For me, the idea of ‘New Malaysia’ projected by the PH government has many similarities with the pillars of Vision 2020 projected by Tun Mahathir Mohamad in 1991. I think that we have to go back and evaluate our understanding about Vision 2020 because the substances of the vision are relevant to guide us in driving our Independence and Malaysia’s future in next decade. Let us look back in some of the nine pillars of Vision 2020.

First pillar is “...the challenges of establishing a united Malaysian nation with a sense of common and shared destiny. This must be a nation at peace with itself, territorially and ethnically integrated, living in harmony and full and fair partnership, made up of one 'Bangsa Malaysia' with political loyalty and dedication to the nation”.

Based on this pillar, no one is justified to question any citizen or ethnic of this country of his/her or their loyalty to the country. It is clear that our multiracial society shares a common destiny to live together in the spirit of togetherness and unity. Any ethnic issue should be resolved peacefully and this makes Malaysia continued to be prosperous and stable politically in the past and today.

The element of respect between ethnics or races in Malaysia can overcome any hurdle that we may face in the future. In the Vision 2020, the fifth pillar also said that we have to establish “… a matured, liberal and tolerant society in which Malaysians of all colors and creeds are free to practice and profess their customs, cultures and religious beliefs and yet feeling that they belong to one nation”.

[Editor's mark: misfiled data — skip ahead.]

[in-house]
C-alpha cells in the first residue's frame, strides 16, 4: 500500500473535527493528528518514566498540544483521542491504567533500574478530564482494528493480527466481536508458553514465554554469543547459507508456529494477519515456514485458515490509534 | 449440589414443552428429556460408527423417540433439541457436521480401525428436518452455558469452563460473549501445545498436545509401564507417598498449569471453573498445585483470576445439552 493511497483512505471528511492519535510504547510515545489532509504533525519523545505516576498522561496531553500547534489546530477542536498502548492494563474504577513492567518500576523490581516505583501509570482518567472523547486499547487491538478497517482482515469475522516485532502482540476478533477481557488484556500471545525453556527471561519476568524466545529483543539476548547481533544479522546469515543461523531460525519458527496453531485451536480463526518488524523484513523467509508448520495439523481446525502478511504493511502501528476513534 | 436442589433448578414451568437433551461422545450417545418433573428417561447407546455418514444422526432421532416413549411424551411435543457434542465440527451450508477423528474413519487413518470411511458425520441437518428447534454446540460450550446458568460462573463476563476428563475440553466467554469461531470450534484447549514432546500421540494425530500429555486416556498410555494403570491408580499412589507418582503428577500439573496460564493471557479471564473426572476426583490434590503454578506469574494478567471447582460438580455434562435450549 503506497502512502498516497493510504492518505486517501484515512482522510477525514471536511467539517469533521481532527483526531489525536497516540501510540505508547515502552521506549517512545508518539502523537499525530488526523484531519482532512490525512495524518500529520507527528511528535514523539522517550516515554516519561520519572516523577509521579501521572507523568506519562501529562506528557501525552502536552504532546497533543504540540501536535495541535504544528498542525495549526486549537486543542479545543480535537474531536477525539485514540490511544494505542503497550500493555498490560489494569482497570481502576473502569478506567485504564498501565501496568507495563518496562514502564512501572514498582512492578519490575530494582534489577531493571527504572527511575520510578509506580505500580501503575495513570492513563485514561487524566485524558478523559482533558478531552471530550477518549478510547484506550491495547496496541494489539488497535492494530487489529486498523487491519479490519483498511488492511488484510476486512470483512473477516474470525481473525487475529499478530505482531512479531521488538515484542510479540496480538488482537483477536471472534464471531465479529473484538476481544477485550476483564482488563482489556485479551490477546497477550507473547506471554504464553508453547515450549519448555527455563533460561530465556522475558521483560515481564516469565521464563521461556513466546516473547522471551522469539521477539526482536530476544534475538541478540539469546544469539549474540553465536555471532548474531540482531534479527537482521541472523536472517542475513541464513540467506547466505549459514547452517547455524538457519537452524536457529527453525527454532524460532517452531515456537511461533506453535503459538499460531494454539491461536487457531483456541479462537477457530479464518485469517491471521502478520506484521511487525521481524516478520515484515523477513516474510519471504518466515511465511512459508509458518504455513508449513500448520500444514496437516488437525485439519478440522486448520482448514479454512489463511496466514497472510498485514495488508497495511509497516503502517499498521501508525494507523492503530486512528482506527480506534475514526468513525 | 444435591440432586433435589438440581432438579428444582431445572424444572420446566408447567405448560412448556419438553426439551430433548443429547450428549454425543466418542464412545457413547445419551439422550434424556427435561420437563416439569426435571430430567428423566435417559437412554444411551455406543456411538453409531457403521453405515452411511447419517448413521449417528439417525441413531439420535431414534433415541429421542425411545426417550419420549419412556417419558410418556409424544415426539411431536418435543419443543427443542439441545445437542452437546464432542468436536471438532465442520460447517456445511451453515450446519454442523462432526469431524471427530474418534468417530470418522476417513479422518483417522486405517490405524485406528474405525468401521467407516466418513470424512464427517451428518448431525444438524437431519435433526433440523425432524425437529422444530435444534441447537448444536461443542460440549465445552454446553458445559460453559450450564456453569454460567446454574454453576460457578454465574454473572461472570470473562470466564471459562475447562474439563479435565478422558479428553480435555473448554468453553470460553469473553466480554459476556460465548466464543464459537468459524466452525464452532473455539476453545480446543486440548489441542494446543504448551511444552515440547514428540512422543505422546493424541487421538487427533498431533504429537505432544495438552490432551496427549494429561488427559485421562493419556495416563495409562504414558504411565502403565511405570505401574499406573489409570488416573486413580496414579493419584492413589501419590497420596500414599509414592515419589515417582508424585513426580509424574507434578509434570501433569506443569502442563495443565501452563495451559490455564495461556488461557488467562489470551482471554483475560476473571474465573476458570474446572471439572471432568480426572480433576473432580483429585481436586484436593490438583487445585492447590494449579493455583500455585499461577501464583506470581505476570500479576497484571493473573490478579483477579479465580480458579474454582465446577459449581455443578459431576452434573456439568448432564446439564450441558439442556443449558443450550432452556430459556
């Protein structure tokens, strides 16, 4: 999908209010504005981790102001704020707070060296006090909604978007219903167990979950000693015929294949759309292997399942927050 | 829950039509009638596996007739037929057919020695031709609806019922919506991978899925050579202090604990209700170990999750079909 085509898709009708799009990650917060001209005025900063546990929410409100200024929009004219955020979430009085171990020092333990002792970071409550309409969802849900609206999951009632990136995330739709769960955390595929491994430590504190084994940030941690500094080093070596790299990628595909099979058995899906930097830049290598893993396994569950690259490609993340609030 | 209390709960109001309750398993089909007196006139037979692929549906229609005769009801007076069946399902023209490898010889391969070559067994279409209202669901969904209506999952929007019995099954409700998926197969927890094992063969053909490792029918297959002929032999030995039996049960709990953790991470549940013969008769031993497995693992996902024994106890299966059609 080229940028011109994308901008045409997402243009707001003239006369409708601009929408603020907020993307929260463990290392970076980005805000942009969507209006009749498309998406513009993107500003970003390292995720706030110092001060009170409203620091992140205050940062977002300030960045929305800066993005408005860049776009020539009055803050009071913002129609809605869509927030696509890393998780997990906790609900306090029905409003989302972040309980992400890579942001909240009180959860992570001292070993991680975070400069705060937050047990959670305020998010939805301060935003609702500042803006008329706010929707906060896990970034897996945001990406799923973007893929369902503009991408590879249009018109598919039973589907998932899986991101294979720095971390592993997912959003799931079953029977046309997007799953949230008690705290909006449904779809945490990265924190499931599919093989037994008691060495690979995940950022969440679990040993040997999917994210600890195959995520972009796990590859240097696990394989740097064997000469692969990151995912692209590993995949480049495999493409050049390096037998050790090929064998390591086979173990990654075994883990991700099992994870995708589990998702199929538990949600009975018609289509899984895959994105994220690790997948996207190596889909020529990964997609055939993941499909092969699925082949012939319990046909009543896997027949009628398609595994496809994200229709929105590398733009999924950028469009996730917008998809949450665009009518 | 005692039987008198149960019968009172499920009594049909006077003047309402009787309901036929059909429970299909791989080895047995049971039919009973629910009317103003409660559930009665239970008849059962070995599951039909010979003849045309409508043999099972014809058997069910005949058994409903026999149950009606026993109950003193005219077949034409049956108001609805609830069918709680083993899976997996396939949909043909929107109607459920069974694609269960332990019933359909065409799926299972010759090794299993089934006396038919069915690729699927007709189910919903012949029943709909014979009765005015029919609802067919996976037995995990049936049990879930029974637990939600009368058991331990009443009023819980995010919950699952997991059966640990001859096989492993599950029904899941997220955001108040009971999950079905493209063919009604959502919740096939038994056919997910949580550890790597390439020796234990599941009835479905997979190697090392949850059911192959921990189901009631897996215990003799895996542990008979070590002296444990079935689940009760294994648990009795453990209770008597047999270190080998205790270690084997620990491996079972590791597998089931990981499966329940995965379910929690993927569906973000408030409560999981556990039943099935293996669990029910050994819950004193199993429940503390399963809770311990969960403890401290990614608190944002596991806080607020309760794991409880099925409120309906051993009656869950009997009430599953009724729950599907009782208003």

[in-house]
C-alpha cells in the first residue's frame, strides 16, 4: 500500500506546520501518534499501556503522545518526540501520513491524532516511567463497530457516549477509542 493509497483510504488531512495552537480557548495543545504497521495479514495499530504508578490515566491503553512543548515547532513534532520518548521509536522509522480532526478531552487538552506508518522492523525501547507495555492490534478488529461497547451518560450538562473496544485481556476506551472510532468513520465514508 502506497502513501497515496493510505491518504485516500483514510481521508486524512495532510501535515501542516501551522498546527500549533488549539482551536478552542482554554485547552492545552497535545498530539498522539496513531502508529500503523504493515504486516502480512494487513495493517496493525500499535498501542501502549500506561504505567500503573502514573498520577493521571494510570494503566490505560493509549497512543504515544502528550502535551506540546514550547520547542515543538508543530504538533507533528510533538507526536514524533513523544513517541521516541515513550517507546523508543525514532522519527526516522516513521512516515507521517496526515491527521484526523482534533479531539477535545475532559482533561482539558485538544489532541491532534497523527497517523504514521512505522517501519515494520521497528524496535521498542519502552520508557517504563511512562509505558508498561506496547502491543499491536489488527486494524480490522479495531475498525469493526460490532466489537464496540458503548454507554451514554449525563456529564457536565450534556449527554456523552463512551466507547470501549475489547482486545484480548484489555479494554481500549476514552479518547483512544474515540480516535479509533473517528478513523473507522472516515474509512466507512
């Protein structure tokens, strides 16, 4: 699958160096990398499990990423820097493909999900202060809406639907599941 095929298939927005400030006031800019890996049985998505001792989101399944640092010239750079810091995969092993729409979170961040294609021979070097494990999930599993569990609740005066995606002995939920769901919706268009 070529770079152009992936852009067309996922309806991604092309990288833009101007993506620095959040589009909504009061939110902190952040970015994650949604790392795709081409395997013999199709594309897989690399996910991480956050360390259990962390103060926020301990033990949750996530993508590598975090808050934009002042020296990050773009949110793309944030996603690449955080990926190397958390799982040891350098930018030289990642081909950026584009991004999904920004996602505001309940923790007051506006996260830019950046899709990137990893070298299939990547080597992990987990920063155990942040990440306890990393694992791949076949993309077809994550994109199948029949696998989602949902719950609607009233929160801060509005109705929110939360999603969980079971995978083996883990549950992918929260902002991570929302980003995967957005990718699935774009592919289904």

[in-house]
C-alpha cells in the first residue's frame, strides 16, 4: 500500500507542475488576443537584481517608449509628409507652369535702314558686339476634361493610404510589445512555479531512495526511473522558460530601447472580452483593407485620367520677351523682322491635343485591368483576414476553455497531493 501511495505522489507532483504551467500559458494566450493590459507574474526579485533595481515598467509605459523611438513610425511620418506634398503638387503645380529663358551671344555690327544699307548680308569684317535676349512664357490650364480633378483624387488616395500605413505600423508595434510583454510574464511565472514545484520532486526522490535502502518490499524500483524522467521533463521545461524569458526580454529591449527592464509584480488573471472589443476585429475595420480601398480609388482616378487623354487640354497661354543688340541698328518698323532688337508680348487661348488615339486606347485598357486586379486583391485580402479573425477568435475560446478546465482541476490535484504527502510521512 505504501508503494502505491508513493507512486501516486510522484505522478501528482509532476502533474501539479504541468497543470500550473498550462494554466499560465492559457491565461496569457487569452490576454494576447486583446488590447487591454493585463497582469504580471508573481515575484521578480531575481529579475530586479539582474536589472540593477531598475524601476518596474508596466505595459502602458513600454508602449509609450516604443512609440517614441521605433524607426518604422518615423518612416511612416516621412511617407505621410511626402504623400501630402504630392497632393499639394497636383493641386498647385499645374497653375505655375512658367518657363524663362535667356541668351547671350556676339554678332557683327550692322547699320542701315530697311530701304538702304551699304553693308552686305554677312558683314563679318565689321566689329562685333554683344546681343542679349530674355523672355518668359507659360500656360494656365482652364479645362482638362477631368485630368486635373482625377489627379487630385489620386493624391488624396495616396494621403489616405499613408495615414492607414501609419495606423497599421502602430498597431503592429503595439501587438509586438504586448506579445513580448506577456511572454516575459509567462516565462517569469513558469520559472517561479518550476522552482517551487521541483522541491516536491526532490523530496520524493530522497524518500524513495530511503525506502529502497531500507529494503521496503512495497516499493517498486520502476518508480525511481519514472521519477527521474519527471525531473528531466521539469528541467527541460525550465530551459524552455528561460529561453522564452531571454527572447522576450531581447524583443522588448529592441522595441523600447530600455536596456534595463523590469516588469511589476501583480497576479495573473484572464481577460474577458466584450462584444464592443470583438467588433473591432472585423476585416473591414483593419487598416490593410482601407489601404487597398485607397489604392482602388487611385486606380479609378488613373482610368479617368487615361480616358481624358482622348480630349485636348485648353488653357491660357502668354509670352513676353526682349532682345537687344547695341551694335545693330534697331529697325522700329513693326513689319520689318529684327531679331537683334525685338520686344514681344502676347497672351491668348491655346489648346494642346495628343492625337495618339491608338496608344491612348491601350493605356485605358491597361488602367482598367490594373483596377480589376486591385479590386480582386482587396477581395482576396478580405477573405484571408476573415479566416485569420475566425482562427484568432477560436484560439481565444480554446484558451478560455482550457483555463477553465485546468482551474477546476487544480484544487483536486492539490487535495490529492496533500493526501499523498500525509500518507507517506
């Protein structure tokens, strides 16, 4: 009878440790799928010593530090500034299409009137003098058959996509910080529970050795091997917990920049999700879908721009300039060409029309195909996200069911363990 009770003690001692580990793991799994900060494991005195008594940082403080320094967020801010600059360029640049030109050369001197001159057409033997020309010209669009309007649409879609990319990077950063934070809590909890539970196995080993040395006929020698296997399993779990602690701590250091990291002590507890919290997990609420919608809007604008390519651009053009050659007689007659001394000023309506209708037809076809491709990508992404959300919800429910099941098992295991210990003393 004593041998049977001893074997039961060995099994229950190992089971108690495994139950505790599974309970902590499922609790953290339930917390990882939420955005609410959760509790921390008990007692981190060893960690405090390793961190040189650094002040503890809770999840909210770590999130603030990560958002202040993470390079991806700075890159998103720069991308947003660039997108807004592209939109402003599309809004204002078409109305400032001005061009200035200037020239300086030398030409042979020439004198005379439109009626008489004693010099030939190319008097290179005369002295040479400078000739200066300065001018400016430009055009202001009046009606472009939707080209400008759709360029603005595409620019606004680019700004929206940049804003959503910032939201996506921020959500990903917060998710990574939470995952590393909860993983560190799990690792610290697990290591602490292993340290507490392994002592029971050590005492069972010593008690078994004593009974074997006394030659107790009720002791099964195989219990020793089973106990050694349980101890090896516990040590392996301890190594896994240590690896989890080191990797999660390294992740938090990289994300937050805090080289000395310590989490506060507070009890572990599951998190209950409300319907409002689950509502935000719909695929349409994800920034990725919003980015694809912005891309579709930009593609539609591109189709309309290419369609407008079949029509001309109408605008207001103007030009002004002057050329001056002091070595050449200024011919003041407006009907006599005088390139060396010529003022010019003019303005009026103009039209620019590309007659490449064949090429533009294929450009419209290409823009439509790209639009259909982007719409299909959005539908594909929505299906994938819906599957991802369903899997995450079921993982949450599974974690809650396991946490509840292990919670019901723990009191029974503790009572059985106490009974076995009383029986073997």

This pillar is acceptable by all when Vision 2020 was introduced and is in line with the current government’s initiatives in policy and policy implementation. Hence, any element of hatred toward religion, race, ethnic and gender are not welcomed in this beloved country. Thus, political maturity is needed to guide Malaysians to become a liberal and yet tolerant society.

Recently, Datuk Seri Anwar Ibrahim and Tun Daim Zainuddin urged Malaysia to change its economic policy from ethnic or race-based to a need-based economy in order for Malaysia to become a developed state. Anwar for instance said that “What I need to do is to accelerate the process (of implementing a needs-based economic policy). But I’m equally, if not more committed in terms of reducing inequality and elevating the poor and also to check on unbridled capitalism”.